The ride takes about 1-1/2 hours by car at modest travel speeds. That's my way of saying we were never more than 30 kilometers per hour over the speed limit, which was 80 km/hour in most places (Rio Lindans may want to multiply these numbers by 6 and divide by 10 to arrive at mph; some dudes in other locales would say that that's the same as multiplying by .6, for example 80 x .6 = 48 mph). Thanks to significant improvements in infrastructure, the riding time no longer is about 3 hours as it was a couple of years ago. Now it's short enough for an easy and pleasant family outing and day trip. So five of us, two of the three Madrigal boys, David (17) and José (12), as well as their parents plus yours truly, the token gringo, headed south in the family SUV.

San Isidro is nestled in a high plain in the middle of some of the most beautiful mountains of Costa Rica. The ride is magnificent, both down the coast from Quepos to Dominical and then from Dominical inland to San Isidro. This second leg is a paved road that winds up and around and sometimes through various towns and provides a string of panoramic views. There are lush light green valleys rising into darker emerald mountains that scrape the fluffy white clouds trying to make their way from the southeast to the northwest. The view is every bit as spectacular, if not more so, than what one experiences on the old mountain road to San José airport from the coast.

That's A Lotta Bull (but It's One of the Smaller Ones)

Our first stop was on the south side of San Isidro at the Perez-Zeledon Expo 2011. Back where our hero hails from, we'd call this a county fair.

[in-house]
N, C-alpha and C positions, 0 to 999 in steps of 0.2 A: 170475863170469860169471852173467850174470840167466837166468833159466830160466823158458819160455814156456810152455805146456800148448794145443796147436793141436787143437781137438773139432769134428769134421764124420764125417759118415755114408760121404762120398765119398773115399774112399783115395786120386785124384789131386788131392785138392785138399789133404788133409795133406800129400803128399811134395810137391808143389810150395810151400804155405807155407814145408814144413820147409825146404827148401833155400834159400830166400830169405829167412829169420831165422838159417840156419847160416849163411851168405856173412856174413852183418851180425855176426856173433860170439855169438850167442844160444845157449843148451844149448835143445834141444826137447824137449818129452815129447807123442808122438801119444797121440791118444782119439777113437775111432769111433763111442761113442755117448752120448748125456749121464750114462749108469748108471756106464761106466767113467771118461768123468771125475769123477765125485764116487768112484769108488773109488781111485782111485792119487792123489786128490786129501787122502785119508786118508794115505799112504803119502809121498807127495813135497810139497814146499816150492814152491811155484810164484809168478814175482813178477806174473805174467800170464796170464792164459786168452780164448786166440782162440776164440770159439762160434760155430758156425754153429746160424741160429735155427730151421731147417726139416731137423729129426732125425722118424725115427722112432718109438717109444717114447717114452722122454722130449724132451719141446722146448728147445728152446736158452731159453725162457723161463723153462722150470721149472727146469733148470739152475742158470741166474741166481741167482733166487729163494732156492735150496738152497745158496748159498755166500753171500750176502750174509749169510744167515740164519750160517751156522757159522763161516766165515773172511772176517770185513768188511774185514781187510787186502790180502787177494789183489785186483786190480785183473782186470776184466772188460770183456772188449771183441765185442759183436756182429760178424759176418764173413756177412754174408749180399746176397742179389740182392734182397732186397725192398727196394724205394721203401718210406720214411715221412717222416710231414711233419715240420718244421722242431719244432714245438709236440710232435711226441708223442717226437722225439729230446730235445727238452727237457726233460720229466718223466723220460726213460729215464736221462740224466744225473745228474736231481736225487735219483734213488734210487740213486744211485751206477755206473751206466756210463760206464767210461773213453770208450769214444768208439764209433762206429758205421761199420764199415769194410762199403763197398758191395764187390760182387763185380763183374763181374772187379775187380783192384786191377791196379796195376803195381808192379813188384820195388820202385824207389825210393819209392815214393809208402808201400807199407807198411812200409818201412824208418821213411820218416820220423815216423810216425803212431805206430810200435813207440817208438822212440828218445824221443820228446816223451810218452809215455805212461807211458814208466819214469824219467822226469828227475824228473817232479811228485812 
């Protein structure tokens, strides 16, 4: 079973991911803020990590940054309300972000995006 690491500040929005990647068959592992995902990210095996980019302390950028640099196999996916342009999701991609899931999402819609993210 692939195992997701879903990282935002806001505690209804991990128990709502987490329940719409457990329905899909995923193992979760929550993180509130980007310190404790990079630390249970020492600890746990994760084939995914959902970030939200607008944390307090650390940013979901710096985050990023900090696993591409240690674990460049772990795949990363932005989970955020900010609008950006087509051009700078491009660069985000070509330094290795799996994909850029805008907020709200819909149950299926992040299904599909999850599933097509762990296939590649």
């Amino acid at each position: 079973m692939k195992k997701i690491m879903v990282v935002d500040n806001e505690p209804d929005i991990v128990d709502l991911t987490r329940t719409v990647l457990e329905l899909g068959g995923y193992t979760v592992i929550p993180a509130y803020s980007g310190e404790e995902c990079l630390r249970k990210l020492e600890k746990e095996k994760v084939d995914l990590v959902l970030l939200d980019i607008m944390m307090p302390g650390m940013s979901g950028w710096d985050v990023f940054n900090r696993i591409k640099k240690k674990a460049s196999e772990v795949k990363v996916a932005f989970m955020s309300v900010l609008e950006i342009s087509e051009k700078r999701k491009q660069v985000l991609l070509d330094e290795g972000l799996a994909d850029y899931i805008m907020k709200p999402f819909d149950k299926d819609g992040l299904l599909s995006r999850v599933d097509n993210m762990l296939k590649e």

There were fairways with multiple stands of food (the pork brochettes were yummy) and many of the standard games one expects at these affairs, such as ring tosses on bottles, which are designed to attract the kiddies and relieve parents of their money. There was one guy selling temporary tattoos airbrushed by a paint gun through a stencil placed on an arm, a shoulder or wherever body part you wanted (don't go there). One of the Madrigal boys (David) just had to have one of these on his arm. I was tempted but chickened out.

There were prized bulls galore and semen for sale from the best of them. Not being of farmer extraction I don't know the protocol on something like this and I wanted to ask a few questions like a) how is this stuff packaged (500 ml bottles like vodka?), b) are there guarantees of potency and freshness?, c) is delivery cost included? Yet, not wanting to be taken for the city-slicker I am, I refrained from asking these - maybe next time.